Armagideon Time

The quack up

July 8th, 2013

“Disco Duck” is what happened when a regionally popular disc jockey leveraged his music industry connections against a mildly amusing concept and an immensely popular fad. It’s the old formula for what we currently know as “viral” success — the right gimmick at the right place at the right time — and one that is easier to notice after the fact than it is to predict or deliberate replicate.

It was also the 1970s, rx which is a phrase that can be used to explain a multitude of mindboggling sins.

The song had a brief stay at the top of the Hot 100 charts. Rick Dees’s fifteen minutes of fame was marked by ample televisual face time and inclusion into an inner circle of disco crossover/novelty “experts” alongside Ethel Merman and Debbie Harry at music industry forums.

While Dees was unable to recapture that animal-centric lighting in a funkified bottle, his feathered legacy lived on in the classroom and rumpus room and wherever else hungry-eyed bandwagon-jumpers sought to carve themselves a profitably tasty slice of discofied waterfowl.

Kiddie record purveyor Peter Pan ducked its own webbed toes in the water with a series of “Irwin the Disco Duck” compilations featuring re-recordings of contemporary pop favorites.

If you were hoping to hear a third-rate Donald Duck impersonator quack his way through the sweet Scandinavia sounds of ABBA, I regret to inform you that Irwin was relegated to hosting duties and the songs were session musician jobbers bearing as much relation to the originals as store brand cola does to The Real Thing.

Some of the song choices are a little unusual in hindsight, given the disco scene’s emphasis on…well…fucking, both of the gay and straight varieties.

Then again, it was a different era. Most of the sleazy subtexts passed over the heads of my co-generationalists and myself at the time (though we eagerly sought to project our own dirty toughts onto more wholesome works) and Irwin’s playlist wasn’t to thematically different than what gets unleashed on today’s tykes via Kidz Bop and the like.

It’s still odd to consider that an explicit (if easy listening) ode to nooners was considered appropriate for inclusion on a kiddie record and as the basis for a prime-time variety show.

After disco’s star faded in the face of market oversaturation and populist backlash, Irwin attempted to ride out the rough times by dropping his heavy quaccent and rebranding himself as “Irwin the Dynamic Duck.”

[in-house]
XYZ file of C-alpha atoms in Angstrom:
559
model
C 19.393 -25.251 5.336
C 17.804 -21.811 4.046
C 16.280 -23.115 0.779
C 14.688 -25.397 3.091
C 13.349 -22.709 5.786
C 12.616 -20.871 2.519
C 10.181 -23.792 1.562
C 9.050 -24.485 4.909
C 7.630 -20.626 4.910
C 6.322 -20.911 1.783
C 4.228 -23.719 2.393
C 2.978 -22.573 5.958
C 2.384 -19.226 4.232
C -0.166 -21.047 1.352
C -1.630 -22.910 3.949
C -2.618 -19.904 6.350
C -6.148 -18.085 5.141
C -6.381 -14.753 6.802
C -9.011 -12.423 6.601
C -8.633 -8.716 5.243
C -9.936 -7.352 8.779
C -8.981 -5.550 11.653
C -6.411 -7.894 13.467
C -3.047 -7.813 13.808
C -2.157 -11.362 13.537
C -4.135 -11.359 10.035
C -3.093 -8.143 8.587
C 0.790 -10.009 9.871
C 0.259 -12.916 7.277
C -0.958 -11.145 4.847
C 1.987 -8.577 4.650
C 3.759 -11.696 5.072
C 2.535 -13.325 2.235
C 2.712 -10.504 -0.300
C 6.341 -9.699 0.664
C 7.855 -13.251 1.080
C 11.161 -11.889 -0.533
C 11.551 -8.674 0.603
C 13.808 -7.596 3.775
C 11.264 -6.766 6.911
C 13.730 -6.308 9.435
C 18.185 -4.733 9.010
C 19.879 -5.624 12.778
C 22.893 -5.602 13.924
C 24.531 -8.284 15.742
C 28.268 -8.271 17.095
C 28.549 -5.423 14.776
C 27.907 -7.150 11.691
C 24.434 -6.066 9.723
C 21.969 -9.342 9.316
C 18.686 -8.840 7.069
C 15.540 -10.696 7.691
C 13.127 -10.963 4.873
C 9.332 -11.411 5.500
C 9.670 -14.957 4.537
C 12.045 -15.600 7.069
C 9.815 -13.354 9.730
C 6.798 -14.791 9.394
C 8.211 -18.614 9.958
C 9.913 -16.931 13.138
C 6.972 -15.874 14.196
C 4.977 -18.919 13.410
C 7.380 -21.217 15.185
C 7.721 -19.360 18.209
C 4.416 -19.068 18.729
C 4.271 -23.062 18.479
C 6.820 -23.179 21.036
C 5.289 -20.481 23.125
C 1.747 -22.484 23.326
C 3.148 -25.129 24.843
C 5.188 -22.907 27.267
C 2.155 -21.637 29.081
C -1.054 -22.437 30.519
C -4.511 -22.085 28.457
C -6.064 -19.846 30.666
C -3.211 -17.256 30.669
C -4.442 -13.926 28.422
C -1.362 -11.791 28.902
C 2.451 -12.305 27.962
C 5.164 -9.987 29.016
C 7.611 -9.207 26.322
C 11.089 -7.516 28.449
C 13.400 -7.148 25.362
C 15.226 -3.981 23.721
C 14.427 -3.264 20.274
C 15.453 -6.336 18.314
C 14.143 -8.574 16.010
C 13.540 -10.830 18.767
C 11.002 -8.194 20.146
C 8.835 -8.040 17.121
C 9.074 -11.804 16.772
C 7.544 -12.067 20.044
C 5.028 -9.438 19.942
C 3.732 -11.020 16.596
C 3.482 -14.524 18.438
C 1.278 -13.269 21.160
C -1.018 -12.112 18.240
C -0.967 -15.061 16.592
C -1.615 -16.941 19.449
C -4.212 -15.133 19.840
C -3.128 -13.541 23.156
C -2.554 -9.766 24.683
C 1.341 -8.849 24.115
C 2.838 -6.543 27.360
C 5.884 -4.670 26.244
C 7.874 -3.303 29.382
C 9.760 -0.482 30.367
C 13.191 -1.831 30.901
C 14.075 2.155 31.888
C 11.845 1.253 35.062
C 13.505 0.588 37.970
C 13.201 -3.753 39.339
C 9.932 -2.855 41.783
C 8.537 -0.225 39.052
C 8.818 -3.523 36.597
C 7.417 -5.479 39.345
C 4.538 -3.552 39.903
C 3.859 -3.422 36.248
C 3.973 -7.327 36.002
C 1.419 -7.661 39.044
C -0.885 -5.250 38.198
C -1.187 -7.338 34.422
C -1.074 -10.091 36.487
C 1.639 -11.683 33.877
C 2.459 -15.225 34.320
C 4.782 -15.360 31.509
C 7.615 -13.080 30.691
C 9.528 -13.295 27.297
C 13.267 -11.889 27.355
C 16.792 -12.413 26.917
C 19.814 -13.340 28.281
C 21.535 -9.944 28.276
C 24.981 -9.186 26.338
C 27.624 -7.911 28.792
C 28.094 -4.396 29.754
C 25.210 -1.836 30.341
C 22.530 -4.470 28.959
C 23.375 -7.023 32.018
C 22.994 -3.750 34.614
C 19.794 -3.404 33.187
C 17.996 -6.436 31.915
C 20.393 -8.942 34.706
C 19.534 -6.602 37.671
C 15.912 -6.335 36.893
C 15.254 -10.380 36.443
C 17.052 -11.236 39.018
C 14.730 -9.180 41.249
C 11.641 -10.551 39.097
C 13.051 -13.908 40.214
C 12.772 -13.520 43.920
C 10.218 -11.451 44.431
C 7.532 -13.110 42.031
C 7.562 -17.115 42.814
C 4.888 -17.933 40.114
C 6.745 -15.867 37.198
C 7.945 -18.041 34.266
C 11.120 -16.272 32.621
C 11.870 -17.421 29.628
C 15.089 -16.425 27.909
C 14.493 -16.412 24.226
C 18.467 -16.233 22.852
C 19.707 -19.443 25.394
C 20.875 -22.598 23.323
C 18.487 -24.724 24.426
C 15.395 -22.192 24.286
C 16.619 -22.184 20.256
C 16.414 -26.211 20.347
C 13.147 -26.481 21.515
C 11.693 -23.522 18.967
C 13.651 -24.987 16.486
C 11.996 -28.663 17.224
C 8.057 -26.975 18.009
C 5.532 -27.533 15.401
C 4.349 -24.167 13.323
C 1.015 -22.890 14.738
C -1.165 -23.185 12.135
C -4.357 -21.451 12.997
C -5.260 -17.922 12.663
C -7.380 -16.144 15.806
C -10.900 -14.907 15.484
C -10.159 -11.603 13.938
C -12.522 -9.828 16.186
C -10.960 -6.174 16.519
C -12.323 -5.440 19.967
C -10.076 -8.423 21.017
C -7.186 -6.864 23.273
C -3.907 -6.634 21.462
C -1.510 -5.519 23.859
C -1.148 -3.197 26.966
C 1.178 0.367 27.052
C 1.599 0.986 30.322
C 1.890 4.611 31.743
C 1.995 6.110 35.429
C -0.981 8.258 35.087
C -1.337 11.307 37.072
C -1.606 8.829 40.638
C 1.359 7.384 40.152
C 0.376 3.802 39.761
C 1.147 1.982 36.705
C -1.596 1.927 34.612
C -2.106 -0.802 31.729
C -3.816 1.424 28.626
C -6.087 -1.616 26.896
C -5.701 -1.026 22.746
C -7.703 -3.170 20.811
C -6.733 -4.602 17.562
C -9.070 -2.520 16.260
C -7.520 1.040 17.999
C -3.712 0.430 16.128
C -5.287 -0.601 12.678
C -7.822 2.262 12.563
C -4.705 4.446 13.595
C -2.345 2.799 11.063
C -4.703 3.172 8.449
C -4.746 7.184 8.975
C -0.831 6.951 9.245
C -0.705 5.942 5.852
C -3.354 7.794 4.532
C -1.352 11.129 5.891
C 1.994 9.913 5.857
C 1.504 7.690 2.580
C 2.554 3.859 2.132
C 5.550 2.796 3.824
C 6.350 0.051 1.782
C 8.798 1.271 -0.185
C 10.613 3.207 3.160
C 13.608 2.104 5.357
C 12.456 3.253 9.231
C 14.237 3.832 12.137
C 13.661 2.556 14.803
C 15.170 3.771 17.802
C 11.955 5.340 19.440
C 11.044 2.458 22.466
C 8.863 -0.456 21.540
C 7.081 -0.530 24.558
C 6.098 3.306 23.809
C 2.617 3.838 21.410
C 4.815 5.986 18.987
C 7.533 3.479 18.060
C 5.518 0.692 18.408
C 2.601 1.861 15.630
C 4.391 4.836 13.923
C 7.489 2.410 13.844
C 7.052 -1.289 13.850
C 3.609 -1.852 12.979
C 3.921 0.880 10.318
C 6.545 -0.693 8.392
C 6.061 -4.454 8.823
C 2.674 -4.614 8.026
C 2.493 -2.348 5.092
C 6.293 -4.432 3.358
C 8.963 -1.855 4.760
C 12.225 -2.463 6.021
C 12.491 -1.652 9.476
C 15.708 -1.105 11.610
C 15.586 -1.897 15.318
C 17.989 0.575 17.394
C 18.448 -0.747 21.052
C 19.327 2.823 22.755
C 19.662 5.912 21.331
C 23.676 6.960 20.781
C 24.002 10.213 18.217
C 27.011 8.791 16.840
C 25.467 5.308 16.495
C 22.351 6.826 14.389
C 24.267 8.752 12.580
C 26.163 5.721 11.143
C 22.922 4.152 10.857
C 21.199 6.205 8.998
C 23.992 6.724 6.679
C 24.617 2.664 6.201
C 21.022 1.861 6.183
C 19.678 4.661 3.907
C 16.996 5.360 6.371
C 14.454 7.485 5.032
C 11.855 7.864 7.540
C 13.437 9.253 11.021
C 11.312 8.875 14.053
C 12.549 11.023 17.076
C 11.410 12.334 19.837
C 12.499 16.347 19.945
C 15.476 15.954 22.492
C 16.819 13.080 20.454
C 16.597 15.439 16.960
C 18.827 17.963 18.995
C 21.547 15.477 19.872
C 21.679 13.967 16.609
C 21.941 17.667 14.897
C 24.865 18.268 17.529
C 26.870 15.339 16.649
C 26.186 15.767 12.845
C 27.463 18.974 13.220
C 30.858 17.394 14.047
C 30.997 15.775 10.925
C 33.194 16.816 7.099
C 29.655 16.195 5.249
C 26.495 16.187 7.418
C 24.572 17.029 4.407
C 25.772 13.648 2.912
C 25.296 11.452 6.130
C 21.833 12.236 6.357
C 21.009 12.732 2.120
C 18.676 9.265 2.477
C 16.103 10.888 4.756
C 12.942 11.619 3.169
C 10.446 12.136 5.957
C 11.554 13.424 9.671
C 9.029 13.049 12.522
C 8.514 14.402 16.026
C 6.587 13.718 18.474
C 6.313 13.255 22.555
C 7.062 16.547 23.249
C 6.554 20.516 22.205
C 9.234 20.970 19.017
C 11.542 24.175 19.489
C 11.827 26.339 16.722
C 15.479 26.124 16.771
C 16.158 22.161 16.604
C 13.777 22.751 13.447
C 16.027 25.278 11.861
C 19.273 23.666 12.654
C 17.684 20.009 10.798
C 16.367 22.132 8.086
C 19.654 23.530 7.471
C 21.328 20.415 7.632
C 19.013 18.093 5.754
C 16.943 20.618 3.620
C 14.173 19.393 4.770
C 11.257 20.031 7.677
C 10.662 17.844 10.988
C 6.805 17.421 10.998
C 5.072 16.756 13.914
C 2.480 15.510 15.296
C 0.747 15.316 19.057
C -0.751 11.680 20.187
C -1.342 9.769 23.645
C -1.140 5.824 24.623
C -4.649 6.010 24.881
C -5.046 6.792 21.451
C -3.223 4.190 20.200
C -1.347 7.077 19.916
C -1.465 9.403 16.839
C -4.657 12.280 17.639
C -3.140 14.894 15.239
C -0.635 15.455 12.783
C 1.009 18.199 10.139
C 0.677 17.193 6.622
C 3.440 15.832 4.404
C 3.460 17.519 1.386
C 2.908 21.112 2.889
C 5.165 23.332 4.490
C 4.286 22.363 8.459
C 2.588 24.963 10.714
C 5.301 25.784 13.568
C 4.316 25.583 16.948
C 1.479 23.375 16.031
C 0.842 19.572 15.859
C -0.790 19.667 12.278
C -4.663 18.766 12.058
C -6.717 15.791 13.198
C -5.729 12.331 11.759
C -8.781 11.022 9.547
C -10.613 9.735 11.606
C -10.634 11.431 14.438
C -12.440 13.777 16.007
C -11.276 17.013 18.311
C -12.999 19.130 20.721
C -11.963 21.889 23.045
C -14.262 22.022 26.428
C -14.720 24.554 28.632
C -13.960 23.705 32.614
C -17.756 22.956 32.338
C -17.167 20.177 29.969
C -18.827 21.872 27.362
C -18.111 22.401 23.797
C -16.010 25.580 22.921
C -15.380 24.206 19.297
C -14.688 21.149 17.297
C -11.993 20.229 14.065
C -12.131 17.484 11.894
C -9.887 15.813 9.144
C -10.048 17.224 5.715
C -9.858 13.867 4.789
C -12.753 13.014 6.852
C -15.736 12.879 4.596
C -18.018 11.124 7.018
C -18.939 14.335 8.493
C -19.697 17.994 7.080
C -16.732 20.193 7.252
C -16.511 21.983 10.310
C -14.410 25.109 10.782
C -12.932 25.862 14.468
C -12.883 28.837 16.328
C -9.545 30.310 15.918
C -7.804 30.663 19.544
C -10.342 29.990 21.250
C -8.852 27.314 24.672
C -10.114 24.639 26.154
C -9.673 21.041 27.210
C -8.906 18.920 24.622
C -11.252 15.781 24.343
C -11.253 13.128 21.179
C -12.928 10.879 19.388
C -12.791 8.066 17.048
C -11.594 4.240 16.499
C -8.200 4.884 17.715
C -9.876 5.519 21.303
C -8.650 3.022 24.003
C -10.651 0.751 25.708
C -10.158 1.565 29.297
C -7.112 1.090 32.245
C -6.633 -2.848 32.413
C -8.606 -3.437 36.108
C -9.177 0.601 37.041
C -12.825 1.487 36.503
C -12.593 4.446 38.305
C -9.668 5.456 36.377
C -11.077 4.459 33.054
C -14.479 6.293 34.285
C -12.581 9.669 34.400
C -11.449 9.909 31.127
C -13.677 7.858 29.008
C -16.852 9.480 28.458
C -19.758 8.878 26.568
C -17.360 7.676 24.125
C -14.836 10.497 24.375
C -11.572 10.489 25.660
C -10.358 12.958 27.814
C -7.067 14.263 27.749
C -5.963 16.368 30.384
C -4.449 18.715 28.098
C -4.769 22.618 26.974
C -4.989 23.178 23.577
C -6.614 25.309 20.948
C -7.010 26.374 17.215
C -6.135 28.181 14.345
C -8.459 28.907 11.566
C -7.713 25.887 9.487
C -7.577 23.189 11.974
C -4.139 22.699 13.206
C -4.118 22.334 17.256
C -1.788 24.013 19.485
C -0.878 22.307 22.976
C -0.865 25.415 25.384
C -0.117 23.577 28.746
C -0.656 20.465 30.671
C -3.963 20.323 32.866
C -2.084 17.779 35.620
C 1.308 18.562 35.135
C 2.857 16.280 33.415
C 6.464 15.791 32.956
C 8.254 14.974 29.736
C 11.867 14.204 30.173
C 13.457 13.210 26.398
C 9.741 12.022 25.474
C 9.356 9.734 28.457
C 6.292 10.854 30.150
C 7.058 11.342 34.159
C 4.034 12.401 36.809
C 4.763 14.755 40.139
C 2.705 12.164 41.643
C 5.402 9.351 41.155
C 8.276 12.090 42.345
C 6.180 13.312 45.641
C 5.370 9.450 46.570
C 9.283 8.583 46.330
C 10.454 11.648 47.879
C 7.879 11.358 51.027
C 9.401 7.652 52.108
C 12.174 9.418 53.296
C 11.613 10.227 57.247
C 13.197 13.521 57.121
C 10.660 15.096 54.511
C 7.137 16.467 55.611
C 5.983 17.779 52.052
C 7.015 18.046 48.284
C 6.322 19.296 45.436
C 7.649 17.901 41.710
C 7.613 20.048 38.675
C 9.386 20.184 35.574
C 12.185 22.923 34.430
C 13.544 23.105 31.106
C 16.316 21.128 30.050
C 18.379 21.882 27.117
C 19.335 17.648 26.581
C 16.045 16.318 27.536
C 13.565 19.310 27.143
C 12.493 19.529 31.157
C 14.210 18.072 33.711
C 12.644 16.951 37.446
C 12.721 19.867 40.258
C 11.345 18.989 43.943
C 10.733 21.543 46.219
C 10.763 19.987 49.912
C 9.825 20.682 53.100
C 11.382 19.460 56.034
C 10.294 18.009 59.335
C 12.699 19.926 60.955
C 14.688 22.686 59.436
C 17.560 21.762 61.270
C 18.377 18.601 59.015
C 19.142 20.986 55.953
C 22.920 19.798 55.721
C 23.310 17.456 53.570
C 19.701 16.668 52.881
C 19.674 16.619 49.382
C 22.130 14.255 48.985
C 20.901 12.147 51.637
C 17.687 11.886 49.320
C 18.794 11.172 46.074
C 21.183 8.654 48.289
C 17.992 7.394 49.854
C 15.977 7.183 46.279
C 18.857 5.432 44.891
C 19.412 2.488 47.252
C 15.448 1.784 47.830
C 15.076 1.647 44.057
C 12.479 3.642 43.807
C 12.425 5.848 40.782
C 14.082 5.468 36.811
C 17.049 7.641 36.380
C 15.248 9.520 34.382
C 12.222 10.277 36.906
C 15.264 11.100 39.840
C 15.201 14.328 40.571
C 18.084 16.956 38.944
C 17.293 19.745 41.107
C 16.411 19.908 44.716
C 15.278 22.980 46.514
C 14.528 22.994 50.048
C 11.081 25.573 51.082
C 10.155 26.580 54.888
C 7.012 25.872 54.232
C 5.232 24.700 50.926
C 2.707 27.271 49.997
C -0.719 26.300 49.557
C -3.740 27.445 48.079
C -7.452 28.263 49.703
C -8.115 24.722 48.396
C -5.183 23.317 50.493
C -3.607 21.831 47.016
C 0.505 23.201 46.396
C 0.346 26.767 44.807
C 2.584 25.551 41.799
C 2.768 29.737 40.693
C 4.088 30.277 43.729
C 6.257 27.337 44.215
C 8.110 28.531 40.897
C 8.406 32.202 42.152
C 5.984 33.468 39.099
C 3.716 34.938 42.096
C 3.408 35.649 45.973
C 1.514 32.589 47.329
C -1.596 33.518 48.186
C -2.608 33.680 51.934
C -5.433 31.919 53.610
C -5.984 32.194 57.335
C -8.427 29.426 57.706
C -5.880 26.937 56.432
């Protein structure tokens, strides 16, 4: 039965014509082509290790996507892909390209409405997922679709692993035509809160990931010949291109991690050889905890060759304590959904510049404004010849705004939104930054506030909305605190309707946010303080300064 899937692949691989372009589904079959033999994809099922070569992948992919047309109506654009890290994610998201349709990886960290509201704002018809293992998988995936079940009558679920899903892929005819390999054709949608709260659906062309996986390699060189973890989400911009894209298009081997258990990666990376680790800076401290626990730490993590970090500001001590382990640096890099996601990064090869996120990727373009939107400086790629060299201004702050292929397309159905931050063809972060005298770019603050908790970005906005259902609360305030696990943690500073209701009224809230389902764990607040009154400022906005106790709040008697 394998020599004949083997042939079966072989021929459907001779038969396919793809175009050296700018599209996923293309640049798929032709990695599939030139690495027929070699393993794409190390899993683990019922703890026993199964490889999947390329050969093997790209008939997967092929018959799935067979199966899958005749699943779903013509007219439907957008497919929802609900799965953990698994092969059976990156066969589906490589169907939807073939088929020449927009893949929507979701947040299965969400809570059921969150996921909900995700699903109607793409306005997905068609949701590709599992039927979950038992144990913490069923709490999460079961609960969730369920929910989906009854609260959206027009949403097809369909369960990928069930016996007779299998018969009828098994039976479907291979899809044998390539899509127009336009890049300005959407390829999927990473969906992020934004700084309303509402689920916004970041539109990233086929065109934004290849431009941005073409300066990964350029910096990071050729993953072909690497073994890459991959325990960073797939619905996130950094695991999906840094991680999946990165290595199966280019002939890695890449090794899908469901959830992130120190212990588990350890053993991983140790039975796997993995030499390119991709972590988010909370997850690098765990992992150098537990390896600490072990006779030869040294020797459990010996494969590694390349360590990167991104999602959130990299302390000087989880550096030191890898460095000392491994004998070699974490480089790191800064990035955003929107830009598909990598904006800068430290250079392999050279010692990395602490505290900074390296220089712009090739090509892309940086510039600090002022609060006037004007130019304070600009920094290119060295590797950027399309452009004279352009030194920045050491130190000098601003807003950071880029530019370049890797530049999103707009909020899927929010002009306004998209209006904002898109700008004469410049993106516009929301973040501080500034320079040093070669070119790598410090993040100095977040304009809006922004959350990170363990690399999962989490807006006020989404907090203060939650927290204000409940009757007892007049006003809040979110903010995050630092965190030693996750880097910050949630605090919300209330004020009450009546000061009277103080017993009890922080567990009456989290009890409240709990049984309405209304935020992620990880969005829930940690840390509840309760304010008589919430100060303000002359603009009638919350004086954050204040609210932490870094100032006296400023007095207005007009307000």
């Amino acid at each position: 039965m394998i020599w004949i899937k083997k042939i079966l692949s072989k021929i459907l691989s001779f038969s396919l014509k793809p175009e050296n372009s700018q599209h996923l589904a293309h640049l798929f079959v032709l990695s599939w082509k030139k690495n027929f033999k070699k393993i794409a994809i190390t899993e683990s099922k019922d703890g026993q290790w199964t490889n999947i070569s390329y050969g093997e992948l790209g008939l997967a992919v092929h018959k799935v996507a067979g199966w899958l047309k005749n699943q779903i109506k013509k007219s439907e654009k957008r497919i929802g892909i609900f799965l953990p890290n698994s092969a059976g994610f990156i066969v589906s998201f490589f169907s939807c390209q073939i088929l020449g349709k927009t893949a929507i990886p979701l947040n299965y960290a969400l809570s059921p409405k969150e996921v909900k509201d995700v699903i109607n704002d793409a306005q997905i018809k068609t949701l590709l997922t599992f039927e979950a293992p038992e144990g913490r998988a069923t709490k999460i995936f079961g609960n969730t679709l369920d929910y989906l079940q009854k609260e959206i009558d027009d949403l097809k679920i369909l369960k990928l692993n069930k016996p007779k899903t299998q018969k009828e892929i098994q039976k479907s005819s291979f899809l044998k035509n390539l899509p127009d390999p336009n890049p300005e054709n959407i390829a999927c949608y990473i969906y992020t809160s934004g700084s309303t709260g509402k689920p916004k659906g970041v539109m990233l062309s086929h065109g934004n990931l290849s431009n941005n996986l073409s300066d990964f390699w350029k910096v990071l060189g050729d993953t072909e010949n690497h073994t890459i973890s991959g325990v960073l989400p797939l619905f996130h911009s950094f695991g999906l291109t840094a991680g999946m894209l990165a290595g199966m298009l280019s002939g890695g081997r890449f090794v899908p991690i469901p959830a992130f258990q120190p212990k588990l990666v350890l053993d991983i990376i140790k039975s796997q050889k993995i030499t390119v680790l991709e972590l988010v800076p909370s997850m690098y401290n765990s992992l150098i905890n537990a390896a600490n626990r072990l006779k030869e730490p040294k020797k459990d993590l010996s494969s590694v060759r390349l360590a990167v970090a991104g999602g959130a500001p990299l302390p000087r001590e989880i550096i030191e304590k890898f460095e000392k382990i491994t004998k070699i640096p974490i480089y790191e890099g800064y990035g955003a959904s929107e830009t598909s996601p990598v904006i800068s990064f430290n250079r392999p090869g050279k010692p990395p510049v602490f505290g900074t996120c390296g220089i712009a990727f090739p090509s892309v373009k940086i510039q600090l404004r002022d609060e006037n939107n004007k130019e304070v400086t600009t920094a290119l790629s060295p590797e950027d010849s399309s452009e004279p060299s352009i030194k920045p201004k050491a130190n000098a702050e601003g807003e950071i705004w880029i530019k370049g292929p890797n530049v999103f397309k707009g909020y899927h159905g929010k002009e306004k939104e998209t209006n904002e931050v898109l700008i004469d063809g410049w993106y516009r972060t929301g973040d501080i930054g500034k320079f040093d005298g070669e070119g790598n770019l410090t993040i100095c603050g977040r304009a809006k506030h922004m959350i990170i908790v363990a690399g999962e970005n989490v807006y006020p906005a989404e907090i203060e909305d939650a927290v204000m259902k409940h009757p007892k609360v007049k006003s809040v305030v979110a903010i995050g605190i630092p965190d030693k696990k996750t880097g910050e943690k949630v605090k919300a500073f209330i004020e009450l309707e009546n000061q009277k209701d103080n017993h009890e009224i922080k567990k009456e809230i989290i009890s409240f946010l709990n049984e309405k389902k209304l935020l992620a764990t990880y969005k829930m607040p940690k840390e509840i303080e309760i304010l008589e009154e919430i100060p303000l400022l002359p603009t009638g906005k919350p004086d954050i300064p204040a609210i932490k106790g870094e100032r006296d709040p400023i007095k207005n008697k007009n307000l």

I guess “Irwin the Dignified Duck” would have been an orchestral bridge too far.

10 Responses to “The quack up”

  1. Zeno

    “Most of the sleazy subtexts passed over the heads of my co-generationalists and myself at the time…”

    Circa 1979 I thought The Village People’s gimmick was in a spiritual kinship with something you might learn on Sesame Street, i.e. – these men were representative of the different jobs you’d see being done by people who live in a village. There were naturally policemen and construction workers. Then things started to get a little abstract with the cowboys and Indian chiefs, but I lived in Wyoming at the time, so this seemed plausible. And maybe the biker was, um, someone for the policeman to chase down and arrest. What? What do you expect from a 3rd grader in Cheyenne?

  2. bitterandrew

    The same thing expected from a 3rd grader in the Boston suburbs who had a Village People poster hanging in his playroom!

  3. Cary

    Where the hell do you find this stuff? And who in hell posted those videos to YouTube?

  4. Jon H

    “Circa 1979 I thought The Village People’s gimmick was in a spiritual kinship with something you might learn on Sesame Street, i.e”

    Not to mention something carried on in boy- and girl- bands of today, and made explicit in the Spice Girls: the sporty one, the posh one, the young one, the redhead, and, uh, the “scary” black one.

  5. Zack Smith

    It could be worse. I only recently discovered Ray J. Johnson was a real thing and not a joke on THE SIMPSONS. Imagine if he and Dees had teamed up.

  6. Snark Shark

    “Irwin the Disco Duck”

    How did they NOT get sued by Disney? That’s DONALD with HAIR!

  7. Tristan

    Apparently NONE of the Village People actually were gay. The guys who wrote their songs were, and were putting that in there entirely on purpose, but the performers themselves? Through the magic of the 70s it somehow went over their heads too.

  8. Daniel O'Dreams

    “Apparently NONE of the Village People actually were gay. The guys who wrote their songs were, and were putting that in there entirely on purpose, but the performers themselves?”

    Two were the rest weren’t.

    http://wiki.answers.com/Q/Were_the_Village_People_gay

    Did Irwin turn into Scrappy Doo somewhere between Disco Duck and Dynamic Duck status?

  9. Daniel O'Dreams

    Oh I also thought the same thing about the Village People representing people in a, you know, village. Of course I was three.

  10. Frank

    Jesus fucking Christ. I owned the Duck Wars LP, and played it on my suitcase record player in the early 1980s until my shitty parents either sold it without my knowledge or lost it by not paying for a storage unit it got stuck in. They were crappy in general, not because they “deprived” me of this garbage* I forgot ever existed for the better part of thirty years and then subjected myself to again in a series of YouTube clips like I’m suffering from some sort of sonic Stockholm Syndrome. Thanks for that, Andrew.

    *Okay, the disco version of the “Close Encounters” theme wasn’t bad.

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